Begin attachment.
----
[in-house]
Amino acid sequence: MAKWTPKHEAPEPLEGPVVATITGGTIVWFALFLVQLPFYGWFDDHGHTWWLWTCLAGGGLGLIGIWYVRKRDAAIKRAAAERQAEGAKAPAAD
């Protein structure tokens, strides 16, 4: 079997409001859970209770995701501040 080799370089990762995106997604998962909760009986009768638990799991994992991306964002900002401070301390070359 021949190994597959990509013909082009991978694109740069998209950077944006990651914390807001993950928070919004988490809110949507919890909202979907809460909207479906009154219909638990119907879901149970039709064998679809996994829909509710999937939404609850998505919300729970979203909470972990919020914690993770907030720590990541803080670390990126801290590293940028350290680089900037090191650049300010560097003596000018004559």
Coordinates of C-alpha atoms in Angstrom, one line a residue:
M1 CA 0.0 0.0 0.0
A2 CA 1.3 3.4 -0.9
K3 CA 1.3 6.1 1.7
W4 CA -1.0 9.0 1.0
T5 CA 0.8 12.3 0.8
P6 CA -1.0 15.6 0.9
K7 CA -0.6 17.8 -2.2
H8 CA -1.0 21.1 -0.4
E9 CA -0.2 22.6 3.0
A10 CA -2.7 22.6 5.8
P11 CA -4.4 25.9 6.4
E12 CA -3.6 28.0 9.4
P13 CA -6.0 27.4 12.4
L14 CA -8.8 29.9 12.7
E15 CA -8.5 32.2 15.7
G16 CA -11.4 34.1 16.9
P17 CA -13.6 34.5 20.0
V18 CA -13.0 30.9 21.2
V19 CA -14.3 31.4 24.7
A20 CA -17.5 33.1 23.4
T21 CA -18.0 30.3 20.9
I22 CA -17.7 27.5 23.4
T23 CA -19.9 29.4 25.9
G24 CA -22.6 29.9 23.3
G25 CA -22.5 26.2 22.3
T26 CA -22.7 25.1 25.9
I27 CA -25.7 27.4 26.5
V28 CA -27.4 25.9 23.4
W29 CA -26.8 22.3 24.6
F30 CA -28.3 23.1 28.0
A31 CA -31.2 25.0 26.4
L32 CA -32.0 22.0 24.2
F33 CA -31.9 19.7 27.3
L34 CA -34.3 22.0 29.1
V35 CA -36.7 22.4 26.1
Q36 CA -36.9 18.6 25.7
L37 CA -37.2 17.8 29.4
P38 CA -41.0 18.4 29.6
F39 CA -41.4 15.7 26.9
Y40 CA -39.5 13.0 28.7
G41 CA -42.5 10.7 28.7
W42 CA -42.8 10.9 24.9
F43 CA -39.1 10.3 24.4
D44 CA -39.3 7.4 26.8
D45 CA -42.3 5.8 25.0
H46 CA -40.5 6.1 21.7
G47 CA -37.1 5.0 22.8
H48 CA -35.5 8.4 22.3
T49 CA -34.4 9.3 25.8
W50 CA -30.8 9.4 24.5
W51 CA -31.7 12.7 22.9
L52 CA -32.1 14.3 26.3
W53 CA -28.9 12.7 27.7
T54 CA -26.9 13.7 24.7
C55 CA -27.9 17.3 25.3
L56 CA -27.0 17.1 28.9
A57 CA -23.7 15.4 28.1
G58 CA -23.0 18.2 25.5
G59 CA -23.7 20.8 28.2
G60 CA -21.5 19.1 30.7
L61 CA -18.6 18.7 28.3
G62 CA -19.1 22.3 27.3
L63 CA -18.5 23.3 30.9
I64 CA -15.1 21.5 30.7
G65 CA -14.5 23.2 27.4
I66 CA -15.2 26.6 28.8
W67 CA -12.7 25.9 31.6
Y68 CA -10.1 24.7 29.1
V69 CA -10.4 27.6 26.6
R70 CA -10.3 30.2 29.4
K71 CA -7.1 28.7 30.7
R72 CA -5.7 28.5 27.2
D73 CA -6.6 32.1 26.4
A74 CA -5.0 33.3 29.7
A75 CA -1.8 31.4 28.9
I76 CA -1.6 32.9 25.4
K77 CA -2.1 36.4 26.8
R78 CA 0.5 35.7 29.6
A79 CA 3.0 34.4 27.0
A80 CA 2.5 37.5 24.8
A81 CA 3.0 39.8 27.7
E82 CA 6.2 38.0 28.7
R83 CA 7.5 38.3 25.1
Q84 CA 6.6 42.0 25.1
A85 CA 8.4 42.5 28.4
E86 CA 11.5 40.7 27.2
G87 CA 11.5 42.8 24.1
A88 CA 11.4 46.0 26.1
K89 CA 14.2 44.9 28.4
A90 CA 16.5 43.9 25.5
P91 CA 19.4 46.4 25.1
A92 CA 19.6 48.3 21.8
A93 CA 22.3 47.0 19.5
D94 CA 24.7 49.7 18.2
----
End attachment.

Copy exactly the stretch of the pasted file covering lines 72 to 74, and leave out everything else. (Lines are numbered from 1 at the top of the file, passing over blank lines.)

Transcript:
Y68 CA -10.1 24.7 29.1
V69 CA -10.4 27.6 26.6
R70 CA -10.3 30.2 29.4